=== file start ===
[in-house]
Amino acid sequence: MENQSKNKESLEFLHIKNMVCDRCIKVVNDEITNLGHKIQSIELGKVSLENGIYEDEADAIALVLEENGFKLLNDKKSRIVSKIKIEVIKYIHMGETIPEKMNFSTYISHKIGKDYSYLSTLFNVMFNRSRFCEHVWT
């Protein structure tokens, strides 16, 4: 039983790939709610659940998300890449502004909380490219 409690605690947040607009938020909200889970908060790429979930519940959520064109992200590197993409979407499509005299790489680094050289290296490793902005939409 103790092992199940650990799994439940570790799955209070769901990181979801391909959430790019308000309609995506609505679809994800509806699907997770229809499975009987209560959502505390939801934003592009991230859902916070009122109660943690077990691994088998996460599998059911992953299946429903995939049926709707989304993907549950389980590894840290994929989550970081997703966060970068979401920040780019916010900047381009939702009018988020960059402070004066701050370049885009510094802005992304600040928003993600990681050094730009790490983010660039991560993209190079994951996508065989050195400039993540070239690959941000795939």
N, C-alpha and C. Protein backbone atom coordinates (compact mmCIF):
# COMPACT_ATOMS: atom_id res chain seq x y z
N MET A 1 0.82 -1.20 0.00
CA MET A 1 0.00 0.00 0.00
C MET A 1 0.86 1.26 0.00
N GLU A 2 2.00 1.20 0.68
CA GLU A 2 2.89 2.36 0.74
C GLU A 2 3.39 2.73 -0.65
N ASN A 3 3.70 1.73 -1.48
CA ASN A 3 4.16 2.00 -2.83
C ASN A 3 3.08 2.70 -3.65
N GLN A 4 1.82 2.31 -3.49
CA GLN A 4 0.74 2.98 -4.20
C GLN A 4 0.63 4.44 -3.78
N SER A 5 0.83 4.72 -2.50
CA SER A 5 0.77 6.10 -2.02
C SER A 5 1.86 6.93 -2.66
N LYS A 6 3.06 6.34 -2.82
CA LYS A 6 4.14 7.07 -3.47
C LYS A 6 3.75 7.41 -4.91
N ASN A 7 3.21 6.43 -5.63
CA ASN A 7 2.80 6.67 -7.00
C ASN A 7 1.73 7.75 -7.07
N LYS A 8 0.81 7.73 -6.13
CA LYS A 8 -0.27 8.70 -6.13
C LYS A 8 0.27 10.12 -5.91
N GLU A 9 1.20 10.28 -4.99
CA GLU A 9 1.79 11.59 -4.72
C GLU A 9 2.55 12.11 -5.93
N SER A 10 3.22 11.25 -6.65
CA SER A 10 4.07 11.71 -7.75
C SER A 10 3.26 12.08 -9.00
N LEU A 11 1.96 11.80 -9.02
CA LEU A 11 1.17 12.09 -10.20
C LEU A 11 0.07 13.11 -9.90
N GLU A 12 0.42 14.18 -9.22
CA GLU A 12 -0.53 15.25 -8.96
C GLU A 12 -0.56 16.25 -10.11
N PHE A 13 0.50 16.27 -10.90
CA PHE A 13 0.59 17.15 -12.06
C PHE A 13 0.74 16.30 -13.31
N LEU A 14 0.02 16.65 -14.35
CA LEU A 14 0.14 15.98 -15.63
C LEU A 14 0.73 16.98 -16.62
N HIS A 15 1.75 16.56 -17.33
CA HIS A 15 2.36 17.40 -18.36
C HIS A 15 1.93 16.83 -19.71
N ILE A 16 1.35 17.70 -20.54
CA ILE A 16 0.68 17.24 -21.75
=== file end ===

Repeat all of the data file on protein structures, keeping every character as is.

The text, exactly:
[in-house]
Amino acid sequence: MENQSKNKESLEFLHIKNMVCDRCIKVVNDEITNLGHKIQSIELGKVSLENGIYEDEADAIALVLEENGFKLLNDKKSRIVSKIKIEVIKYIHMGETIPEKMNFSTYISHKIGKDYSYLSTLFNVMFNRSRFCEHVWT
């Protein structure tokens, strides 16, 4: 039983790939709610659940998300890449502004909380490219 409690605690947040607009938020909200889970908060790429979930519940959520064109992200590197993409979407499509005299790489680094050289290296490793902005939409 103790092992199940650990799994439940570790799955209070769901990181979801391909959430790019308000309609995506609505679809994800509806699907997770229809499975009987209560959502505390939801934003592009991230859902916070009122109660943690077990691994088998996460599998059911992953299946429903995939049926709707989304993907549950389980590894840290994929989550970081997703966060970068979401920040780019916010900047381009939702009018988020960059402070004066701050370049885009510094802005992304600040928003993600990681050094730009790490983010660039991560993209190079994951996508065989050195400039993540070239690959941000795939």
N, C-alpha and C. Protein backbone atom coordinates (compact mmCIF):
# COMPACT_ATOMS: atom_id res chain seq x y z
N MET A 1 0.82 -1.20 0.00
CA MET A 1 0.00 0.00 0.00
C MET A 1 0.86 1.26 0.00
N GLU A 2 2.00 1.20 0.68
CA GLU A 2 2.89 2.36 0.74
C GLU A 2 3.39 2.73 -0.65
N ASN A 3 3.70 1.73 -1.48
CA ASN A 3 4.16 2.00 -2.83
C ASN A 3 3.08 2.70 -3.65
N GLN A 4 1.82 2.31 -3.49
CA GLN A 4 0.74 2.98 -4.20
C GLN A 4 0.63 4.44 -3.78
N SER A 5 0.83 4.72 -2.50
CA SER A 5 0.77 6.10 -2.02
C SER A 5 1.86 6.93 -2.66
N LYS A 6 3.06 6.34 -2.82
CA LYS A 6 4.14 7.07 -3.47
C LYS A 6 3.75 7.41 -4.91
N ASN A 7 3.21 6.43 -5.63
CA ASN A 7 2.80 6.67 -7.00
C ASN A 7 1.73 7.75 -7.07
N LYS A 8 0.81 7.73 -6.13
CA LYS A 8 -0.27 8.70 -6.13
C LYS A 8 0.27 10.12 -5.91
N GLU A 9 1.20 10.28 -4.99
CA GLU A 9 1.79 11.59 -4.72
C GLU A 9 2.55 12.11 -5.93
N SER A 10 3.22 11.25 -6.65
CA SER A 10 4.07 11.71 -7.75
C SER A 10 3.26 12.08 -9.00
N LEU A 11 1.96 11.80 -9.02
CA LEU A 11 1.17 12.09 -10.20
C LEU A 11 0.07 13.11 -9.90
N GLU A 12 0.42 14.18 -9.22
CA GLU A 12 -0.53 15.25 -8.96
C GLU A 12 -0.56 16.25 -10.11
N PHE A 13 0.50 16.27 -10.90
CA PHE A 13 0.59 17.15 -12.06
C PHE A 13 0.74 16.30 -13.31
N LEU A 14 0.02 16.65 -14.35
CA LEU A 14 0.14 15.98 -15.63
C LEU A 14 0.73 16.98 -16.62
N HIS A 15 1.75 16.56 -17.33
CA HIS A 15 2.36 17.40 -18.36
C HIS A 15 1.93 16.83 -19.71
N ILE A 16 1.35 17.70 -20.54
CA ILE A 16 0.68 17.24 -21.75